A new report by International Growth Centre (IGC), a research centre based in the UK, has stated that Myanmar’s economic development depends just as much on regional capitals as it does on the major cities of Yangon and Mandalay.
The report highlighted how important it is to develop secondary cities as part of the established plan for boosting the main cities in the country. The research centre is based at the LSE (London School of Economics and Political Science) and is partnered with Oxford University. It has offices in London and Yangon and has released the report called Urban Myanmar.
Strategic growth centres
The three main growth centres as part of the government’s economic strategy for Myanmar are Yangon, Mandalay and Nay Pyi Taw.
Yangon takes its place as a crucial growth centre as it leads the country’s financial and commercial services, as well as exports due to its ports. Mandalay is up there as it is a major trading hub for northern Myanmar and should play a big part in many initiatives. Nay Pyi Taw retains its importance due to being the centre for the government.
However, the main thrust of the report warns against relying too much on the development of Yangon’s economy. It argues that inclusive development is vital, including the growth of regional capitals and secondary cities.
Cities like Yangon attract a lot of investment from overseas and develop quickly. They are busy importing new technologies for manufacturing, for example, giving firms based there an advantage. This can be seen with the garment factories that are situated on the border of Yangon, as well as the industries thriving in the Thilawa Special Economic Zone.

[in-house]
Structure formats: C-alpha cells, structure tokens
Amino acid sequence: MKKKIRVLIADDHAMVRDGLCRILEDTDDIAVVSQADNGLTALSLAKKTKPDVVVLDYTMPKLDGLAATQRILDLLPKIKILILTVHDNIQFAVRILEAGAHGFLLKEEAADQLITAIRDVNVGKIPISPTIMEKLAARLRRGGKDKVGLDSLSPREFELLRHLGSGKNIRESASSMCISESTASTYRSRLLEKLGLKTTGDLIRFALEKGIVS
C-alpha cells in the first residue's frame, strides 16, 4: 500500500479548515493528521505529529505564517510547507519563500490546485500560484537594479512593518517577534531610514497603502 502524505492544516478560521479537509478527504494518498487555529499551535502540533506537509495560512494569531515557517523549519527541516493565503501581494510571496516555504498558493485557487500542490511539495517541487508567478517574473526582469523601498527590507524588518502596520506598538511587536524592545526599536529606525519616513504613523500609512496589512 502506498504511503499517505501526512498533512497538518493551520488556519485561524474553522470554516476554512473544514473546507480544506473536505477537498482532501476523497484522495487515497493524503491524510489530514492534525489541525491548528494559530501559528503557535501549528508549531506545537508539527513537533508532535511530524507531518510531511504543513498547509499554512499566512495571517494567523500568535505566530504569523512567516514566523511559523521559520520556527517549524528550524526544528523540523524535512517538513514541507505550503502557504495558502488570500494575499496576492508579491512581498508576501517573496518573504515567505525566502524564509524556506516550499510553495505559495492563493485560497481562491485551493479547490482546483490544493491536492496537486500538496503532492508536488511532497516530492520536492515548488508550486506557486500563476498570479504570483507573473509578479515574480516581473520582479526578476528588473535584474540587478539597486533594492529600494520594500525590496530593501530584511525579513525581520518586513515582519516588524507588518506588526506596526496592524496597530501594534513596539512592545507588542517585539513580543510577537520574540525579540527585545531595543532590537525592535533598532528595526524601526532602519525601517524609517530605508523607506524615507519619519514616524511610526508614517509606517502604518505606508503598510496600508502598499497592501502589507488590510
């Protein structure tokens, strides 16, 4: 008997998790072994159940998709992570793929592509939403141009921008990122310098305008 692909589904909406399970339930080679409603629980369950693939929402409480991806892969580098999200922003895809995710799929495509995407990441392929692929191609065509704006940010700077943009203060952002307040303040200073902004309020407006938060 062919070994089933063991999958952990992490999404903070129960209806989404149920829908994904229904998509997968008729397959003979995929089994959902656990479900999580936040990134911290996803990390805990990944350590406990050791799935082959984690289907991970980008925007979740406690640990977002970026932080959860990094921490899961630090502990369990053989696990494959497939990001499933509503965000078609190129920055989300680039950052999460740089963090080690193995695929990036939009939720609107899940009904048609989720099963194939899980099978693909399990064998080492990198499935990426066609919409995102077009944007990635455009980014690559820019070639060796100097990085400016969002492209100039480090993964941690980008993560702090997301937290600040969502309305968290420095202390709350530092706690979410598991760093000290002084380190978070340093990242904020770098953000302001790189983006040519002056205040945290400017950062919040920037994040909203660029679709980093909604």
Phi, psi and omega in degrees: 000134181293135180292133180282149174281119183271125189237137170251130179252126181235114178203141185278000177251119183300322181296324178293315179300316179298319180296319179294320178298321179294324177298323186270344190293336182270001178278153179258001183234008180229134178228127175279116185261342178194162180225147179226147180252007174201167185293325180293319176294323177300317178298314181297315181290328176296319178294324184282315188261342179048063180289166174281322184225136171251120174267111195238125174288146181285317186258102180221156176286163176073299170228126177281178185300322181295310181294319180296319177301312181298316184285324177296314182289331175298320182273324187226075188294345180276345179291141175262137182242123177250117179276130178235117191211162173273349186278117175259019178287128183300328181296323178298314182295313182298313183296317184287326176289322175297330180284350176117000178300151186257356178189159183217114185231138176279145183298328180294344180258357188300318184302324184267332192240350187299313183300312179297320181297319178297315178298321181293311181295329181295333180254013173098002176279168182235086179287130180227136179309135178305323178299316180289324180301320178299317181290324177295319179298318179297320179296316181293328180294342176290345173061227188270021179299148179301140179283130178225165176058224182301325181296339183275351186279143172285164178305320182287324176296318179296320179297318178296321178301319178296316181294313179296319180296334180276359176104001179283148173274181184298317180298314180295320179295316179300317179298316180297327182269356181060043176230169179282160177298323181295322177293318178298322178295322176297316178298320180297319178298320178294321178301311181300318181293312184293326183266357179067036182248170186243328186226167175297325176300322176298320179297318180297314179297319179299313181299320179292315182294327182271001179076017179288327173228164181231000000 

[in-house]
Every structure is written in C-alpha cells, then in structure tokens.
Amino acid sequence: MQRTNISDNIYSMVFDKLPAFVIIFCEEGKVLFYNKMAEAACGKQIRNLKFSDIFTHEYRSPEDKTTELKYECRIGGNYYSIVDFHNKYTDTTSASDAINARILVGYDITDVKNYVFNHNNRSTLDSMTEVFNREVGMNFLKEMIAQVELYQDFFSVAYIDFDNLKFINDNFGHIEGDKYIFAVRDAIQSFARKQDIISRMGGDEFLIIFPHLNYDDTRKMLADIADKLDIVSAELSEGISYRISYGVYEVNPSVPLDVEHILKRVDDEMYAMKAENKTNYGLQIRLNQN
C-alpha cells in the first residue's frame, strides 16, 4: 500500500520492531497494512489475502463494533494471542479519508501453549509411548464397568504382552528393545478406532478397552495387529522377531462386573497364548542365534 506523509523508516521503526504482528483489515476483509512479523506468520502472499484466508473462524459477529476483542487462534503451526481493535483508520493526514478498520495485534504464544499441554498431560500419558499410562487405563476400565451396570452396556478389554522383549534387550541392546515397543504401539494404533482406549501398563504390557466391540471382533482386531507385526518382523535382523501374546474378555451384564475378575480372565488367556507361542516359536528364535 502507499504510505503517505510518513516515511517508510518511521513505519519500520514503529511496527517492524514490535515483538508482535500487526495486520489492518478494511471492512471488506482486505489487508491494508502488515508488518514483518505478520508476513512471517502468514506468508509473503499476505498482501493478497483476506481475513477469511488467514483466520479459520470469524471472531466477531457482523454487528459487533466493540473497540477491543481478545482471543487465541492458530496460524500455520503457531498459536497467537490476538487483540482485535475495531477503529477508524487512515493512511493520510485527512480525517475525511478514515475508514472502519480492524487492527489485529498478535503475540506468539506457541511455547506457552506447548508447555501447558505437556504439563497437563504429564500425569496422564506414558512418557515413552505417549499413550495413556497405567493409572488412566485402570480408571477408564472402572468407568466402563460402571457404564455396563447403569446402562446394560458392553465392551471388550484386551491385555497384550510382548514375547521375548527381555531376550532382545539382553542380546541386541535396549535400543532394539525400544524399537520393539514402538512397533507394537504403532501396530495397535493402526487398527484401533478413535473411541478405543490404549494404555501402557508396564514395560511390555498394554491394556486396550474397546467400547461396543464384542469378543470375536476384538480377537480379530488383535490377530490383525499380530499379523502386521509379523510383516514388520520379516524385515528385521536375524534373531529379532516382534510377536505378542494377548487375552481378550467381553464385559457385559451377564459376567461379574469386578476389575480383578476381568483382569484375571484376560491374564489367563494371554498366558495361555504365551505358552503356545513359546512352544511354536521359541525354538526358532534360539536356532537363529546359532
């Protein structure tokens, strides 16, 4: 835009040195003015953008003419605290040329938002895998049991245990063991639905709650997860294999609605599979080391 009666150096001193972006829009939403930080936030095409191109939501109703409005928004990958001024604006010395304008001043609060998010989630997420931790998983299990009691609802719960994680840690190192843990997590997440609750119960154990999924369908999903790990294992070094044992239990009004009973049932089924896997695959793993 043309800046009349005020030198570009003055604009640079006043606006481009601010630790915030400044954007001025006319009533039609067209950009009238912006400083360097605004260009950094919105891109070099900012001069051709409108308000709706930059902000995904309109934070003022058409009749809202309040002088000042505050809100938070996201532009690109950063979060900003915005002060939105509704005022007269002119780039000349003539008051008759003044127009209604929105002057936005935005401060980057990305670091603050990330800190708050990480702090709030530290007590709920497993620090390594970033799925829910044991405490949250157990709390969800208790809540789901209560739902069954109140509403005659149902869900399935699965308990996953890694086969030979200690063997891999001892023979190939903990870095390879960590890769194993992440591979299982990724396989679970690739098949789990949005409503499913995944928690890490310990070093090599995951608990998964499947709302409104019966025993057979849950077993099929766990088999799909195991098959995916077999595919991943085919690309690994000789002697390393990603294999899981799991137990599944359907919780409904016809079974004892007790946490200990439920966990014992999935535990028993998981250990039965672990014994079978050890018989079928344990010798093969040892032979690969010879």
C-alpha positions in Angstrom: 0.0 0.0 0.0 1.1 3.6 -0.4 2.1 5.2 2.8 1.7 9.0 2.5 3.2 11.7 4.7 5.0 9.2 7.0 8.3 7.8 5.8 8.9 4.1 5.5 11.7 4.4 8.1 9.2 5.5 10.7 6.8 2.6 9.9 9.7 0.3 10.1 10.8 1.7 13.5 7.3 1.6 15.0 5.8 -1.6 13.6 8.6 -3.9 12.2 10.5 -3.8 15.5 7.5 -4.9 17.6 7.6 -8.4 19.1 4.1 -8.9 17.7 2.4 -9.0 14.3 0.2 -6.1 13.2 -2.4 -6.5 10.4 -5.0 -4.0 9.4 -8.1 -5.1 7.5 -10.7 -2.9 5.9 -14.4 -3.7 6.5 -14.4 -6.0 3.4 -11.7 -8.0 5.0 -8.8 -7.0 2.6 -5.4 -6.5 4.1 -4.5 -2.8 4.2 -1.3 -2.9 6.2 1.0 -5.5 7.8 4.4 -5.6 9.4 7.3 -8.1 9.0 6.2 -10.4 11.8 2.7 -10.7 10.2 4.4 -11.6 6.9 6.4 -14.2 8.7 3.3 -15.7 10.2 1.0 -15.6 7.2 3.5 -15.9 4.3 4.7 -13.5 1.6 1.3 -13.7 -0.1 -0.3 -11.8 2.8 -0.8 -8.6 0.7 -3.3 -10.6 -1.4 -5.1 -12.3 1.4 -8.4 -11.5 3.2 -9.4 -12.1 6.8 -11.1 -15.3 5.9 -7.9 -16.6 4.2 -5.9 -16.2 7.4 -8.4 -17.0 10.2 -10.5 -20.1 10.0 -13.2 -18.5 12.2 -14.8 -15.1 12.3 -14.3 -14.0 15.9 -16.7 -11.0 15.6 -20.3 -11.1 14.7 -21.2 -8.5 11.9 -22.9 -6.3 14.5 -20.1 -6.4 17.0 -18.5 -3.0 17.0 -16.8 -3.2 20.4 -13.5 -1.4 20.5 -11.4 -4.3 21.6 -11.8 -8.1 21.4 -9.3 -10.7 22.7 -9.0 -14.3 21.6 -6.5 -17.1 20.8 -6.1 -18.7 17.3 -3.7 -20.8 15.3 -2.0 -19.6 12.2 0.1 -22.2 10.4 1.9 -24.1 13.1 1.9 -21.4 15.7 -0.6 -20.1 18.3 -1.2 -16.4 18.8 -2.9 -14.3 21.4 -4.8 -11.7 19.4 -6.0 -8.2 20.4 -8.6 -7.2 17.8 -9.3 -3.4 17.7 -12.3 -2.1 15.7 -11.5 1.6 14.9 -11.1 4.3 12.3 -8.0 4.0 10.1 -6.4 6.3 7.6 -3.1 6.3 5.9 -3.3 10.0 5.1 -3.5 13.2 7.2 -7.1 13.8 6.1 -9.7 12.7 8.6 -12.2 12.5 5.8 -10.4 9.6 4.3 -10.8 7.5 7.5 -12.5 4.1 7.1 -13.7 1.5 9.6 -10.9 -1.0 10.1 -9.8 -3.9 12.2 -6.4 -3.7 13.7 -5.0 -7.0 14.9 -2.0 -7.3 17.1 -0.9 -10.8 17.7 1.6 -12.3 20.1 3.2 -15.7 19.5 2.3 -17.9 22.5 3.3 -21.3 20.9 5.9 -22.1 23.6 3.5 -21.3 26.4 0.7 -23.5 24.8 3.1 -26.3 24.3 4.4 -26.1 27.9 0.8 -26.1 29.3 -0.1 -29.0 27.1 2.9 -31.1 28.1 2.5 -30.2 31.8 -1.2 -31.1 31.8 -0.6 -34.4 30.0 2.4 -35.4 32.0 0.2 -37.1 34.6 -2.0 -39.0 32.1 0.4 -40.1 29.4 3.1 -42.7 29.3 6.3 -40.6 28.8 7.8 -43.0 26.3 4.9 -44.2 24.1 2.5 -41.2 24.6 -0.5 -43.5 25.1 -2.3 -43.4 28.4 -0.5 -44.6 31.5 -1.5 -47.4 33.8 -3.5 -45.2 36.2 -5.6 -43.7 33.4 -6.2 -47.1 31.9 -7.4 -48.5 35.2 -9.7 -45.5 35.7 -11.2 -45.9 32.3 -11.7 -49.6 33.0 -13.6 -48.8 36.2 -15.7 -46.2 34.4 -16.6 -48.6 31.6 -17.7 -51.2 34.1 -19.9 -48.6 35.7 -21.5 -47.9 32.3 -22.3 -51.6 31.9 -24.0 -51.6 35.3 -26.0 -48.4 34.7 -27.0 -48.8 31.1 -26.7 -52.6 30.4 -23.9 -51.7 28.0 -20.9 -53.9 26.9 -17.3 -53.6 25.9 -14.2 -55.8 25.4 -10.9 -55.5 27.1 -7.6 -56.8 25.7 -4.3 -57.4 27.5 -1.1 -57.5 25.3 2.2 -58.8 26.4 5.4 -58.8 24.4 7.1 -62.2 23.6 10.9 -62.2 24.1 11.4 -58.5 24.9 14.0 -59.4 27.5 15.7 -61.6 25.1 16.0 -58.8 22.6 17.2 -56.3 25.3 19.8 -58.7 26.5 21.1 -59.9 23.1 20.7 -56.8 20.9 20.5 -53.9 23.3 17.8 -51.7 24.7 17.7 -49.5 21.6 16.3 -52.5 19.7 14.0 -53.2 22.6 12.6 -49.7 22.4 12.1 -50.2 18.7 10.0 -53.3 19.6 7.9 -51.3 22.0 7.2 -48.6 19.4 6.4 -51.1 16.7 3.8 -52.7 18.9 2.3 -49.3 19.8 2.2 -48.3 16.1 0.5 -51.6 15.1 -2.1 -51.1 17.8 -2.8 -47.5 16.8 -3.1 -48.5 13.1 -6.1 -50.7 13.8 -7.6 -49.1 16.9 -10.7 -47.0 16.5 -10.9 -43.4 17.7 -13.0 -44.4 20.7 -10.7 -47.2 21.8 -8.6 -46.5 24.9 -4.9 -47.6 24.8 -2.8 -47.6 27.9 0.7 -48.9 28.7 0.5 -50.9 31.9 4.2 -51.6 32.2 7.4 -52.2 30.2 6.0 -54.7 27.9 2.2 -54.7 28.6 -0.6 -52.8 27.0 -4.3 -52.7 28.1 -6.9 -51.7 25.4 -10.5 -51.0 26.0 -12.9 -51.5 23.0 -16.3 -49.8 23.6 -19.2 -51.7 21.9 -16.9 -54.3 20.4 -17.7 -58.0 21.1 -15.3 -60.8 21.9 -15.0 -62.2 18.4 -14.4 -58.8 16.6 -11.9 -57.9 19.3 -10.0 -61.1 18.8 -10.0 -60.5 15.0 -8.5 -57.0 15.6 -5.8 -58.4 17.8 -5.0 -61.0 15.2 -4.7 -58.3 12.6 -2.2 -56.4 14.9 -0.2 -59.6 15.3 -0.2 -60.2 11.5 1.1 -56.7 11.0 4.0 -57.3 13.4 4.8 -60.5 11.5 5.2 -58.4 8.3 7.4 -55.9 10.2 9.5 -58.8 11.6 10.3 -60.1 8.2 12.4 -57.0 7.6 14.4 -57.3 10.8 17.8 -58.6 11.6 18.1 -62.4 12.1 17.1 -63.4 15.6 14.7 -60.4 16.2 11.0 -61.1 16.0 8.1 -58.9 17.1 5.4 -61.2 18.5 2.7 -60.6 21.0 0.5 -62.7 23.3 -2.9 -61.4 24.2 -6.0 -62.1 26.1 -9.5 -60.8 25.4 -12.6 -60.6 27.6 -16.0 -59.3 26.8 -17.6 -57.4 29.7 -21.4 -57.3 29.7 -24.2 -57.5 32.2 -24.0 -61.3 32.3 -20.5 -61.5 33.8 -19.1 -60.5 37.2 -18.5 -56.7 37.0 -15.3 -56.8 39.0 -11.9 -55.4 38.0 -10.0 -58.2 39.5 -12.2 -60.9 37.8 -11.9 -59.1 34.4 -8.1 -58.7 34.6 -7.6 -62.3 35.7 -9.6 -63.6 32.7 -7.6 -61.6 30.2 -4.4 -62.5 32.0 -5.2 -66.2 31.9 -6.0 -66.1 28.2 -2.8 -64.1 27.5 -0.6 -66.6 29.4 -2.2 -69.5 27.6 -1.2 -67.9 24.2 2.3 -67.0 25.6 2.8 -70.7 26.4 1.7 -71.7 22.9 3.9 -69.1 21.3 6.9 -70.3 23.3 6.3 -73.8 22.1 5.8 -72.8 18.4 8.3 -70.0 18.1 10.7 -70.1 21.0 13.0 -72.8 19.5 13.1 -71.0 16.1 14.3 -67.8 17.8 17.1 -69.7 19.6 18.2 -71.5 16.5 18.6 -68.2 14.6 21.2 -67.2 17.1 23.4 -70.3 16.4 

Moving industry out beyond key cities
The report said that secondary cities need to be connected with their regional towns and the main tier cities. This, along with border town and agro-industrial centres being linked will help to allow production to spread away from the main cities.
Secondary cities should be seen as regional hubs that are strategically very important for commercial gain. Similarly, the development of towns on the borders of cities can help to boost trade and support a national identity for the country.
Urban planning vital
Along with these suggestions, the report also says that urban planning is the key to make sure that cities become hubs of economic activity rather than centres of congestion and problems.
The three channels that make productive urban areas:
- Deep local product and labour markets that allow workers and companies to find jobs or fill positions quickly.
- Higher wages that attract workers to the cities.
- Availability of intermediary services.
These have all contributed to the success of Yangon’s growing economy and workforce and need to be implemented in other cities, as well as regional towns for the growth of the country’s overall economy.